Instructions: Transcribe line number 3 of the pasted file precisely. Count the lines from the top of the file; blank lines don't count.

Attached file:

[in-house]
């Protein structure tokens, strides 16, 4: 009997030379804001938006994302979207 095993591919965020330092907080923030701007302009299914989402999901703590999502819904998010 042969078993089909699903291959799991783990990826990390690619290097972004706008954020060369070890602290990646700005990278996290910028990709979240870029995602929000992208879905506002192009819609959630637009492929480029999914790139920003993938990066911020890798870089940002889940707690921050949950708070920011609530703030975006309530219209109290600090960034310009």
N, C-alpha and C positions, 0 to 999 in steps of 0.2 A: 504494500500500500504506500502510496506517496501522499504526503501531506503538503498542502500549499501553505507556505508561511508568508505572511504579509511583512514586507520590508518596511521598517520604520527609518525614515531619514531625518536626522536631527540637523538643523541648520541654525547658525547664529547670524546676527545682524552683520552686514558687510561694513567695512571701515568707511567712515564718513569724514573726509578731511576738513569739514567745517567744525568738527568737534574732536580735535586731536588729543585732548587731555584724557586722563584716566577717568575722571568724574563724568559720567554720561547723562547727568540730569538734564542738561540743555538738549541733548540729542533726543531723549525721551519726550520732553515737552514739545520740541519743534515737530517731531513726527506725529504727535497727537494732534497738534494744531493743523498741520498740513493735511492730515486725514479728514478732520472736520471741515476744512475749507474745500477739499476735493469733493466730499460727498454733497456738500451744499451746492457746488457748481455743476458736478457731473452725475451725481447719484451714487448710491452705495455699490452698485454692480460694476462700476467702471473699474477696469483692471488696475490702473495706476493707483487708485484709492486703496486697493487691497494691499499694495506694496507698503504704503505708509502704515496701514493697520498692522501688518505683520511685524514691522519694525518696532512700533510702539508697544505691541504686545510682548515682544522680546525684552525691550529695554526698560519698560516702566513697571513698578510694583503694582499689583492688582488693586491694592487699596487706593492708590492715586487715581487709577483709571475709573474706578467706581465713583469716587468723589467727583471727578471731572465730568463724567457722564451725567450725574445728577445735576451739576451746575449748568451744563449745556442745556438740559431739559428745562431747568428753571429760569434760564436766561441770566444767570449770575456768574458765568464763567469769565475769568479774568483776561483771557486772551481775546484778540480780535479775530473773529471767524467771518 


N, C-alpha and C positions, 0 to 999 in steps of 0.2 A: 504494500500500500504506500502510496506517496501522499504526503501531506503538503498542502500549499501553505507556505508561511508568508505572511504579509511583512514586507520590508518596511521598517520604520527609518525614515531619514531625518536626522536631527540637523538643523541648520541654525547658525547664529547670524546676527545682524552683520552686514558687510561694513567695512571701515568707511567712515564718513569724514573726509578731511576738513569739514567745517567744525568738527568737534574732536580735535586731536588729543585732548587731555584724557586722563584716566577717568575722571568724574563724568559720567554720561547723562547727568540730569538734564542738561540743555538738549541733548540729542533726543531723549525721551519726550520732553515737552514739545520740541519743534515737530517731531513726527506725529504727535497727537494732534497738534494744531493743523498741520498740513493735511492730515486725514479728514478732520472736520471741515476744512475749507474745500477739499476735493469733493466730499460727498454733497456738500451744499451746492457746488457748481455743476458736478457731473452725475451725481447719484451714487448710491452705495455699490452698485454692480460694476462700476467702471473699474477696469483692471488696475490702473495706476493707483487708485484709492486703496486697493487691497494691499499694495506694496507698503504704503505708509502704515496701514493697520498692522501688518505683520511685524514691522519694525518696532512700533510702539508697544505691541504686545510682548515682544522680546525684552525691550529695554526698560519698560516702566513697571513698578510694583503694582499689583492688582488693586491694592487699596487706593492708590492715586487715581487709577483709571475709573474706578467706581465713583469716587468723589467727583471727578471731572465730568463724567457722564451725567450725574445728577445735576451739576451746575449748568451744563449745556442745556438740559431739559428745562431747568428753571429760569434760564436766561441770566444767570449770575456768574458765568464763567469769565475769568479774568483776561483771557486772551481775546484778540480780535479775530473773529471767524467771518 